[cross posted at E Pluribus Unum]
I've followed the progress of bailout talks with the Big Three with greater than average interest. Detroit is my town. I grew up in Detroit. I'm a product of Detroit public schools -- and I'm a better man for it. My kids were born and raised there; and members of my immediate family still live there. And I was there last weekend which is what got me thinking about what's eventually going to happen to my old hometown.
So here's the thing: there is no one without blame for how we got here. And consequently, everyone will have to sacrifice something to make it right before it's all over.
Bankruptcy: in fact if not in name
As Marcy pointed out, Chapter 11 bankruptcy (reorganization, not annihilation) is simply not an option for GM or any of the others. When a firm reorganizes it counts on credit to help tide it over during the transition period. But as we know, there is no money available from the normal sources. GM is out of cash; it cannot borrow, so it's on the brink. In situations like this, Chapter 7 (liquidation) is the only likely alternative. In this scenario, GM would be carved up like a Christmas goose and all the good stuff (electric cars) would probably go to foreign corporations like SAIC.
So what to do?
It seems like the Feds are ambivalent about a bailout, but call it what you will: it's a better alternative than actual bankruptcy. In return for the money, some oversight body (other than bankruptcy court) will have to guide the automakers through reorganization by attaching all sorts of conditions to the granting of the bailout monies. It'll be a roaring nightmare of regulations and micromanagement but there isn't a better -- or more likely -- alternative to it.
In terms of management...
...I say load them into the tumbrels and head for the guillotines. These are the guys who never met a long-term strategy they didn't hate. They fought increased fuel economy standards like 28 day old zombies (although they weren't alone -- more on that below). They killed the electric car. They were descended from the crowd that fought seat belts and emission standards. They deserved to finally pay for their sins. Shareholders will also take a hit. And if, for example, municipal pension funds are hard-hit, that will have to be part of a larger solution for bailing out cities and states.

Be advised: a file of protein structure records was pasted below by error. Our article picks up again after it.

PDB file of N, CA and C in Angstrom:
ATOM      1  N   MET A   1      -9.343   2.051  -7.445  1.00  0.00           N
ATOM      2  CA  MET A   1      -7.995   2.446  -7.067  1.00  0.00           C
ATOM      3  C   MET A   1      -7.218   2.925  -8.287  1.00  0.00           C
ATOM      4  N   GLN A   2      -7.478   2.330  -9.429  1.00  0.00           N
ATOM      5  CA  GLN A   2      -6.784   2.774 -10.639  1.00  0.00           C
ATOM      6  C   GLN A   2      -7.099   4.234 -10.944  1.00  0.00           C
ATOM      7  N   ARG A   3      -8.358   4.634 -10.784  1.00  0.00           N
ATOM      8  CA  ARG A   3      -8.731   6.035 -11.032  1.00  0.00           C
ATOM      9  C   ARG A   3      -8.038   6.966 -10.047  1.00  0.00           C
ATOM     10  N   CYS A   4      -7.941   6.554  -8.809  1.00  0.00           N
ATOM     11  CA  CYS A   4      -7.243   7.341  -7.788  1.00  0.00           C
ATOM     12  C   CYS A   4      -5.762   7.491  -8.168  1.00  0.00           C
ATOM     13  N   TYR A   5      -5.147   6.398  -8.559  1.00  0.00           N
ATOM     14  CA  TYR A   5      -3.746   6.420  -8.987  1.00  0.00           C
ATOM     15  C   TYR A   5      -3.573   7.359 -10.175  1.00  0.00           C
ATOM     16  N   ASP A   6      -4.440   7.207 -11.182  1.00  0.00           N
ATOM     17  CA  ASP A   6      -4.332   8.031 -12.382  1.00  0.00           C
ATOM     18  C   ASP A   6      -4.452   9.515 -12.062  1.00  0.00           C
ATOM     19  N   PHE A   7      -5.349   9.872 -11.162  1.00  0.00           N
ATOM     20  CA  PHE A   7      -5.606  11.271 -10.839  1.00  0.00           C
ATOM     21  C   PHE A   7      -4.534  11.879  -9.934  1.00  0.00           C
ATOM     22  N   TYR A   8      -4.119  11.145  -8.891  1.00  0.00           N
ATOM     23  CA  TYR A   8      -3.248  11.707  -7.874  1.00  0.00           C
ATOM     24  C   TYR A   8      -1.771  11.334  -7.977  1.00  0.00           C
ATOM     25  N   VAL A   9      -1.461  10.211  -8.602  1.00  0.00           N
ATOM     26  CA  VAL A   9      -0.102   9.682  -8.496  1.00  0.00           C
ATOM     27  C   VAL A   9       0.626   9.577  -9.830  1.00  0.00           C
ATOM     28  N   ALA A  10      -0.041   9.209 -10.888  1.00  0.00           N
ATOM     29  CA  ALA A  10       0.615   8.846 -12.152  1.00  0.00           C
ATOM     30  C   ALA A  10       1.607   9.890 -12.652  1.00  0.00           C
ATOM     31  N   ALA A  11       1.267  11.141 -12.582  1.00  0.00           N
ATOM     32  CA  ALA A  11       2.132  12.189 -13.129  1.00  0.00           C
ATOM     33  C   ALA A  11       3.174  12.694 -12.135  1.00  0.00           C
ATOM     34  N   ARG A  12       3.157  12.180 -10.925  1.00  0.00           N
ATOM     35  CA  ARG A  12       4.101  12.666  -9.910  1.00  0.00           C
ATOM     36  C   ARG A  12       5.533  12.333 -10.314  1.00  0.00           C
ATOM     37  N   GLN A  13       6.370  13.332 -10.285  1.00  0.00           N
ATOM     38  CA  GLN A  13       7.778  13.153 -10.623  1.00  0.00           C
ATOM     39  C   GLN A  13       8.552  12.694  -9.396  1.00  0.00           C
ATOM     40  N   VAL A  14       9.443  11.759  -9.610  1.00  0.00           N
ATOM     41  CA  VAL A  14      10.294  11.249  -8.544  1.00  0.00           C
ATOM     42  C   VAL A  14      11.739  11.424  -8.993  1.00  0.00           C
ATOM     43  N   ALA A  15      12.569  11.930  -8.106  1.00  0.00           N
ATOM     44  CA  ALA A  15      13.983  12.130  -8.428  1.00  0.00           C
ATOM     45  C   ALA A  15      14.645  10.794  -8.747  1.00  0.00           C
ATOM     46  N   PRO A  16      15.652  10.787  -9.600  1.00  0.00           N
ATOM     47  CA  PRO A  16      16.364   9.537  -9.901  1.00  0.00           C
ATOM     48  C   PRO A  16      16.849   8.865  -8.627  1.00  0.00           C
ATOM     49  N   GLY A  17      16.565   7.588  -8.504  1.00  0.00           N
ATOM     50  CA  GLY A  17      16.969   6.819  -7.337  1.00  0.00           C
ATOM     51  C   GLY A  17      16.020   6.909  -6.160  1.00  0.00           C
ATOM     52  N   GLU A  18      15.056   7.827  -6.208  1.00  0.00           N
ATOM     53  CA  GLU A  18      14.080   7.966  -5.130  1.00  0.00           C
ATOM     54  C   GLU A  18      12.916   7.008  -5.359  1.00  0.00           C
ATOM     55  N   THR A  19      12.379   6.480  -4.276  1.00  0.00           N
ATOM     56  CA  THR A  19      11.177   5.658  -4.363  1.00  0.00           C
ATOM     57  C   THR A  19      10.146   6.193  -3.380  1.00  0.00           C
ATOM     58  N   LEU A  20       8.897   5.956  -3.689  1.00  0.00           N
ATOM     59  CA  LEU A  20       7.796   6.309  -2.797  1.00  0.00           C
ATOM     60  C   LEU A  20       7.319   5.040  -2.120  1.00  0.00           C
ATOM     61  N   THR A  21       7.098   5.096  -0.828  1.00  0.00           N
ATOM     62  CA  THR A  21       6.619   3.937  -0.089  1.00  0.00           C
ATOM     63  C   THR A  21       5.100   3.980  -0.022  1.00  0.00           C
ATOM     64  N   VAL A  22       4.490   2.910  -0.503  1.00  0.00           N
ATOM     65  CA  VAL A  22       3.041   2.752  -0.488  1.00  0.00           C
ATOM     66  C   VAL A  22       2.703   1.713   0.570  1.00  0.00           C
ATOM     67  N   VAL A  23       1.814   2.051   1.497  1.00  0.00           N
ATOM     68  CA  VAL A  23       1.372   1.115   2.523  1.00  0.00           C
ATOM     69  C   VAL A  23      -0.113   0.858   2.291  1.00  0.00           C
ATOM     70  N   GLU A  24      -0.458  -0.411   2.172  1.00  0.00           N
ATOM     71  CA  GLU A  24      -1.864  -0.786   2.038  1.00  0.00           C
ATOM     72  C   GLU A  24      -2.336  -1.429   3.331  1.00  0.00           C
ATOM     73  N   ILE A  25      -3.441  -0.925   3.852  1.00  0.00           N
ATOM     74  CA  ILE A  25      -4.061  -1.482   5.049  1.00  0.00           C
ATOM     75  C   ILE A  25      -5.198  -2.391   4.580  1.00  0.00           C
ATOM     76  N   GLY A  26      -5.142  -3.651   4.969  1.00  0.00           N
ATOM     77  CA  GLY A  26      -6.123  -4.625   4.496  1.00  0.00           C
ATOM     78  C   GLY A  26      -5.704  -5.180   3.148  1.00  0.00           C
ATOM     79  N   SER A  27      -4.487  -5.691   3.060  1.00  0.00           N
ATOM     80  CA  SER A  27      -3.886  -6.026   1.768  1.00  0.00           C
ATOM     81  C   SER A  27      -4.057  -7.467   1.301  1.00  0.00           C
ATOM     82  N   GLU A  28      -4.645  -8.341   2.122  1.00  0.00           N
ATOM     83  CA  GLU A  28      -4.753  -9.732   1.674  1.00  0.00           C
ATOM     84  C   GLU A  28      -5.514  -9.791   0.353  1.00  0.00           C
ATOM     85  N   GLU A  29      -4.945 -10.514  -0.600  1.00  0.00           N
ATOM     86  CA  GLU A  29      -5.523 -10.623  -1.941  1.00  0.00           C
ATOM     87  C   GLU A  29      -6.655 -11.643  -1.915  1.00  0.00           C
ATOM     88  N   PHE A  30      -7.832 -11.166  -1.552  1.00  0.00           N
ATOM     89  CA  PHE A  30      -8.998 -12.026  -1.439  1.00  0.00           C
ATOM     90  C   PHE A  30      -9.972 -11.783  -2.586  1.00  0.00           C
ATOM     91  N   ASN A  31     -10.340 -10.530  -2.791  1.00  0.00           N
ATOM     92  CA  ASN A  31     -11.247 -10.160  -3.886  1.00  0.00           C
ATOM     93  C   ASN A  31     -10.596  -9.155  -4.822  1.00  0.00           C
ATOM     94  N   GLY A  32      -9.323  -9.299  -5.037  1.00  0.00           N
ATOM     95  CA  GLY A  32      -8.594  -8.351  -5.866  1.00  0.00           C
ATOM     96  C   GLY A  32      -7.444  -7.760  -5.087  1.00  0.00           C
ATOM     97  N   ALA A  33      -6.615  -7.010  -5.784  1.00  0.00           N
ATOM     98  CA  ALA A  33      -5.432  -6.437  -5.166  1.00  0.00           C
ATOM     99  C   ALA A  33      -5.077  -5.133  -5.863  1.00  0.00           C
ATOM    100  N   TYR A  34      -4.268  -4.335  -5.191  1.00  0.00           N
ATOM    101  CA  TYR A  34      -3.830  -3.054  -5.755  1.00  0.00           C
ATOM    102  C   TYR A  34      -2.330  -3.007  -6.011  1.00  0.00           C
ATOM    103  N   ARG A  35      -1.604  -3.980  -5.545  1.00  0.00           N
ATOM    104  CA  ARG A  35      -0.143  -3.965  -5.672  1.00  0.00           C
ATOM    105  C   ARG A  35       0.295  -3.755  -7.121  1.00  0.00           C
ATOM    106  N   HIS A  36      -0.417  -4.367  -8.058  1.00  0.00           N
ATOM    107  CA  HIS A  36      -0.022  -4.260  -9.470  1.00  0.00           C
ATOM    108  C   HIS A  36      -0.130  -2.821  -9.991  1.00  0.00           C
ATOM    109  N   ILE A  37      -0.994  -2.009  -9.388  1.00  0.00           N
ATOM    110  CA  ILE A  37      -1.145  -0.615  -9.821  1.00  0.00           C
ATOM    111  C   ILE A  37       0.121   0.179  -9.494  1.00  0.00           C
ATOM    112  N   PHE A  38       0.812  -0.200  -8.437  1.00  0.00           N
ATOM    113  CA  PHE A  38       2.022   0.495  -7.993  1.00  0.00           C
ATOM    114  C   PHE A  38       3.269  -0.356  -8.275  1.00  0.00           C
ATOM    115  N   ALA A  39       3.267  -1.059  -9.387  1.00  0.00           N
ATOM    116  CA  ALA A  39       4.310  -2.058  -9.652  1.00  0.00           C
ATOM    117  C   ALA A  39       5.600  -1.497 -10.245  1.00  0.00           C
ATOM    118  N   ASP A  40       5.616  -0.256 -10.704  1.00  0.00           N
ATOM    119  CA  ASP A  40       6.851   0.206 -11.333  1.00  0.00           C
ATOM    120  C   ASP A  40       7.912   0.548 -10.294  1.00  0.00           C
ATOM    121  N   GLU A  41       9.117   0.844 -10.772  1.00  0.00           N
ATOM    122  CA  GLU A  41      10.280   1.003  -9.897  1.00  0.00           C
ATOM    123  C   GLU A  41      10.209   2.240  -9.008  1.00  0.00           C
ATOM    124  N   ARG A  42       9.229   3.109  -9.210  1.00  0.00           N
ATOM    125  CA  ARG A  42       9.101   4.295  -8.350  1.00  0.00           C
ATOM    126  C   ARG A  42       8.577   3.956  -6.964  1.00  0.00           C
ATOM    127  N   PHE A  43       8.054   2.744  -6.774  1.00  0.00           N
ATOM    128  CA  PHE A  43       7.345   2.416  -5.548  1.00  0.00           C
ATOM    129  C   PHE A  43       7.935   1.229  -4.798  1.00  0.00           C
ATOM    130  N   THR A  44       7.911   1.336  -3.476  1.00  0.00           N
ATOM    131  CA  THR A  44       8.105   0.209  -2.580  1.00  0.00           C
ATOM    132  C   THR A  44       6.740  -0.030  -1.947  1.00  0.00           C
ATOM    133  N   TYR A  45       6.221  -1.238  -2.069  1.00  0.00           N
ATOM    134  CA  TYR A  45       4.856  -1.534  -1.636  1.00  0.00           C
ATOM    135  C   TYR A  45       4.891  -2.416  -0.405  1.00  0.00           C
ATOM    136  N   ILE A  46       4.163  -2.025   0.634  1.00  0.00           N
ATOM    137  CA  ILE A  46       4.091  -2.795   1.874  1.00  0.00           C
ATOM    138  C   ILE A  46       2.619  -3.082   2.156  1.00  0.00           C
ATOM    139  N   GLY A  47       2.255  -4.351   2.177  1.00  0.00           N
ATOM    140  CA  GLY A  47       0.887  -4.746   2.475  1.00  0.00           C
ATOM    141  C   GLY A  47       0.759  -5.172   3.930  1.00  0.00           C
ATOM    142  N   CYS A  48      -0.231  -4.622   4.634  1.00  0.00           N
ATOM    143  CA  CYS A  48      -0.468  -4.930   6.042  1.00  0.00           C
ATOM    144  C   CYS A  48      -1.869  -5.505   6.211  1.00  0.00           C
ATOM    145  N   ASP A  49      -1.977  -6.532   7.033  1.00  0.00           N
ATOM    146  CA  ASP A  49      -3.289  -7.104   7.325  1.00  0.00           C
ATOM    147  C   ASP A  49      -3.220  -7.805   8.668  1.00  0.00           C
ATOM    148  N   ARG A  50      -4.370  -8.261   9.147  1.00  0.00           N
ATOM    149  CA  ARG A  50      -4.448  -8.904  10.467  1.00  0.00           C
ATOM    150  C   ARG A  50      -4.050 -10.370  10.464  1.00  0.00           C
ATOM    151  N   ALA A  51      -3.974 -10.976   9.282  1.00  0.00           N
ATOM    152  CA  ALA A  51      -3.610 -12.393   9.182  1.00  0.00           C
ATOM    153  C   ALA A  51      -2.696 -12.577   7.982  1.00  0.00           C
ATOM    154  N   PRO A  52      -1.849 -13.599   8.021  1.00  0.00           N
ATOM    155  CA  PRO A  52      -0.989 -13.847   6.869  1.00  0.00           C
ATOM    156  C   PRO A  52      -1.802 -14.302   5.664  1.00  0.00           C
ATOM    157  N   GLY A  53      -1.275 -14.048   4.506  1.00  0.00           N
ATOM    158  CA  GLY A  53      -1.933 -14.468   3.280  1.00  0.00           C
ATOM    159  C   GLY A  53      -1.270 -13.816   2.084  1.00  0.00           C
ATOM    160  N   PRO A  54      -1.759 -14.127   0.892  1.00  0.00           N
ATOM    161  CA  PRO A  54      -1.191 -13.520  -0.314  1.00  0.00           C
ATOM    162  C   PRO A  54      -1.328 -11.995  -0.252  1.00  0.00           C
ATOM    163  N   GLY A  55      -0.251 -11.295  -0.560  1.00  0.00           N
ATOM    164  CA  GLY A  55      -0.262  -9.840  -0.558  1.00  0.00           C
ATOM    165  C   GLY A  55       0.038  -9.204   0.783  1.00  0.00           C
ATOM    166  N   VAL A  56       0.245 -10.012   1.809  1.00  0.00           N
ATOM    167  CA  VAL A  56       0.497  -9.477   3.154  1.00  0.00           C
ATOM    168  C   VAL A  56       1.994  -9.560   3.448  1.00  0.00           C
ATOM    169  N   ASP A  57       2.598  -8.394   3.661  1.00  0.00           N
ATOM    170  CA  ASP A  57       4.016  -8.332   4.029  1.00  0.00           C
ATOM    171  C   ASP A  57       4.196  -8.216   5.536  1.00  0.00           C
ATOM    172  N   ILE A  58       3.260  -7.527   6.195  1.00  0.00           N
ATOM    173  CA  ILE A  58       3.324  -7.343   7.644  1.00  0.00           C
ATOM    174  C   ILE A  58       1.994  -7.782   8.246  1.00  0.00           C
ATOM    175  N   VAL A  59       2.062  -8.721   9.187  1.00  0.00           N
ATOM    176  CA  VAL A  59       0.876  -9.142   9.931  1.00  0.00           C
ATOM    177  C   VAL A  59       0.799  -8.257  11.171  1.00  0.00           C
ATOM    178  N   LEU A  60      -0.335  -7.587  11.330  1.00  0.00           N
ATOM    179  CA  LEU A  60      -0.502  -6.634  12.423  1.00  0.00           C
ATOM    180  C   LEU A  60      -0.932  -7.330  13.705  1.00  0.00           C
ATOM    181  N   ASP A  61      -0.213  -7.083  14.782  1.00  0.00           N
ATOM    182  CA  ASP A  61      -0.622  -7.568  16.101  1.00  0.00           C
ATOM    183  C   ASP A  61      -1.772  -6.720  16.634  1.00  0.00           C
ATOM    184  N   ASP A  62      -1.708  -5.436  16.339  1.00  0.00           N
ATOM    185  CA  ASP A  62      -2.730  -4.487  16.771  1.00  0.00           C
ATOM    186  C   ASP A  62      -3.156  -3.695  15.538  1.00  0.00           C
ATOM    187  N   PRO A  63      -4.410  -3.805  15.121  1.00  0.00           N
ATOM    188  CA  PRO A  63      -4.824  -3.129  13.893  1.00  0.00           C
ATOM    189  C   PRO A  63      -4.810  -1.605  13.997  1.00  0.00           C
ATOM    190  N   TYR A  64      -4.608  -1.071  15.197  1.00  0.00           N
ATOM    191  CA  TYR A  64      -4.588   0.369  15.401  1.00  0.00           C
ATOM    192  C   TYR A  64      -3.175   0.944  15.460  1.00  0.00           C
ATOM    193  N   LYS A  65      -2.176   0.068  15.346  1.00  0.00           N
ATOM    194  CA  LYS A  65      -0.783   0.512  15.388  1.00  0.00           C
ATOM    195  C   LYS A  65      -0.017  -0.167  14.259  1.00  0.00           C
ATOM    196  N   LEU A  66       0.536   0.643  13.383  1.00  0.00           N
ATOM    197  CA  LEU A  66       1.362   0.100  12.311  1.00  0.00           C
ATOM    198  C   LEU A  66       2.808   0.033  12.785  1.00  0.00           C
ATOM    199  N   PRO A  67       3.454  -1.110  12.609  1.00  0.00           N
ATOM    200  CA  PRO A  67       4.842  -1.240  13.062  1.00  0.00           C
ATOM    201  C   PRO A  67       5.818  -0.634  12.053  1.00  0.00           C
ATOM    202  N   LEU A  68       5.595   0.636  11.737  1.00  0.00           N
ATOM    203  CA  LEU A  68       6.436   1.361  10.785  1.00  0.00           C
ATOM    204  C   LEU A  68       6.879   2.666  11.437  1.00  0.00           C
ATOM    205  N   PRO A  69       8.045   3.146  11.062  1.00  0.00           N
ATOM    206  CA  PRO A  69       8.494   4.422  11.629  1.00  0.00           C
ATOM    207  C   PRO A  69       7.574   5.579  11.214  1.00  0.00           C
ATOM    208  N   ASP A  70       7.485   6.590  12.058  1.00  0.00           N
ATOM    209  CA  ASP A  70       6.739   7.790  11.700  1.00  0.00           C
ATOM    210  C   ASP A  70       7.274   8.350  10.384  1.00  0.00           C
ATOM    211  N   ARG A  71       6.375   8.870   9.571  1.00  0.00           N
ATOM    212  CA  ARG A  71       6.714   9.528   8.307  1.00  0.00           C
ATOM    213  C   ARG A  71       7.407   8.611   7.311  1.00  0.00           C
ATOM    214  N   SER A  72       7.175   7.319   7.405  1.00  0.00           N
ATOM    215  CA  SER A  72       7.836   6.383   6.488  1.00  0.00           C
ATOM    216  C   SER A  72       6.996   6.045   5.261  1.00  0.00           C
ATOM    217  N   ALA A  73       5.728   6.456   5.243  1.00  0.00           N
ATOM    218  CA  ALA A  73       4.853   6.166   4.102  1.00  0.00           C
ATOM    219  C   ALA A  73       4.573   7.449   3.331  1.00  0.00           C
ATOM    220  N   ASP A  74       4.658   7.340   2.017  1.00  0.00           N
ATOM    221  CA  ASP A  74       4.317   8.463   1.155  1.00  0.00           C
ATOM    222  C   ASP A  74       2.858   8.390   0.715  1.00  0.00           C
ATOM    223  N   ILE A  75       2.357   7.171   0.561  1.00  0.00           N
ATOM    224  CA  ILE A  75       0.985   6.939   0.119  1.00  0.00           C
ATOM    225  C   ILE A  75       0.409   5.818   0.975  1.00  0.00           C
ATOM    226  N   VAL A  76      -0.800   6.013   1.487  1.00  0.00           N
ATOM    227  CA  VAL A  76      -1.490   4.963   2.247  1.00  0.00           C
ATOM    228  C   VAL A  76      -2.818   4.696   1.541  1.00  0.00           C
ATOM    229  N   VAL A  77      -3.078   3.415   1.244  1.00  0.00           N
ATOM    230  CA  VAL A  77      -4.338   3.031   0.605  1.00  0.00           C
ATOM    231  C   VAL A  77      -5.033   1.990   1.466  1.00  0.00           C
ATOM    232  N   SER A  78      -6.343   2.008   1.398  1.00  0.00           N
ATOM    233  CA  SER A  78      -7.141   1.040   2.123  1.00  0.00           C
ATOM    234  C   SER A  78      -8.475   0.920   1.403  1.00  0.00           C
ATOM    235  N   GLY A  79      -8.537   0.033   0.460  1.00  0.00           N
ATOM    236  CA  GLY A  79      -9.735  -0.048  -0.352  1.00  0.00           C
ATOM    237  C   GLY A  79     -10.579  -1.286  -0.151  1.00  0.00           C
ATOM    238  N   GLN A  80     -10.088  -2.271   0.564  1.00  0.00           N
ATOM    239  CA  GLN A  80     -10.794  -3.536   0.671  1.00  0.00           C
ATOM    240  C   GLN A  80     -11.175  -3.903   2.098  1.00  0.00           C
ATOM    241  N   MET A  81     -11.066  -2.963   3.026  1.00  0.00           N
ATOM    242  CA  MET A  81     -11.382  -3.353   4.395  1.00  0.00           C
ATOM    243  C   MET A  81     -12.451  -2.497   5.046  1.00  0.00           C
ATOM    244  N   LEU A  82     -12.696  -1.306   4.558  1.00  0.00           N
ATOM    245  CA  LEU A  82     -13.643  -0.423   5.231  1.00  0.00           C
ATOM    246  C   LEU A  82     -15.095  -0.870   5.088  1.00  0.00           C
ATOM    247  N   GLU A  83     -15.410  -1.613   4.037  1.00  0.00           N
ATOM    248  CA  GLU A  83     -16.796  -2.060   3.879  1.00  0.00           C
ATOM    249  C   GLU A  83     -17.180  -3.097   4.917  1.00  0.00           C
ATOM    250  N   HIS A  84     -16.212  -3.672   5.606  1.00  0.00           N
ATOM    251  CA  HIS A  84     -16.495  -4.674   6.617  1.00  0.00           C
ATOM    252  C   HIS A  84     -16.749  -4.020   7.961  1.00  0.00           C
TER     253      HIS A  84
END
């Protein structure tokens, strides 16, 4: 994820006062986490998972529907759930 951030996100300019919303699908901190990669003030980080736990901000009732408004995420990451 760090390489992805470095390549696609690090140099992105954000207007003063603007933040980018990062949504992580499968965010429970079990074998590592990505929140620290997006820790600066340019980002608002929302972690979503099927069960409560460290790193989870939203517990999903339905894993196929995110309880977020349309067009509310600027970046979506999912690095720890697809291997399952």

What about unions?
Now, the temptation will be to point the finger at unions as well -- after all, "more work for less pay" isn't exactly a brilliant long-term strategy. But the fact is, the unions have already negotiated agreements with the Big Three that has put them on the glide path to parity with the Japanese automakers operating in the US -- probably by 2010 from what I can gather.
Health care and pensions
More importantly, whatever plan that gets crafted is going to have to address -- and respect -- the legacy costs of pensions and health care for union autoworkers who worked hard, played by the rules and have every right to expect that they will be taken care of. This would be the time to finally pass something along the lines of the Health Care for Hybrids Act, Obama's long-ago proposed legislation that would allow automakers to receive federal assistance to help pay their legacy health care costs -- if they invest some of their savings in building more fuel-efficient automobiles.
Speaking of fuel-efficient automobiles...
...I'm tired of all the players -- management, unions, and Republican AND Democratic enablers in Congress (I'm talking to you, John Dingell) and even consumers saying it cannot be done. I say throw out all the old assumptions and start from scratch.
Fact is, we cannot afford to ride that freaking oil-price roller coaster ONE MORE TIME. Yeah, gas costs less than half of what it did 10 weeks ago -- so freaking what? You're going to start driving SUVs again? Nuh-uh. Know what? That's how addicts talk. Time to go to rehab. Time to wake up from that amnesiac coma and smell the coffee. "Drill baby drill" is an idiotic solution to our problems. Better to massively subsidize the manufacture, distribution and sales of something along the lines of plug-in hybrids than ride the price of oil into the toilet one more time.
President-Elect Obama was right:
[T]here is so much more to do...[L]et us ask ourselves — if our children should live to see the next century...what change will they see? What progress will we have made? This is our chance to answer that call. This is our moment.
Naomi Klein rightfully identifies the (bad) changes that historically follow massive shocks to the system. this time we need to engineer good change to follow the massive shocks that we are living through now.
Let's answer this call, let's meet this challenge -- our kids are counting on us to get it right this time.
Detroit: Answer the Call
[cross posted at E Pluribus Unum]
Posted by Ara at 11/20/2008 10:00:00 AM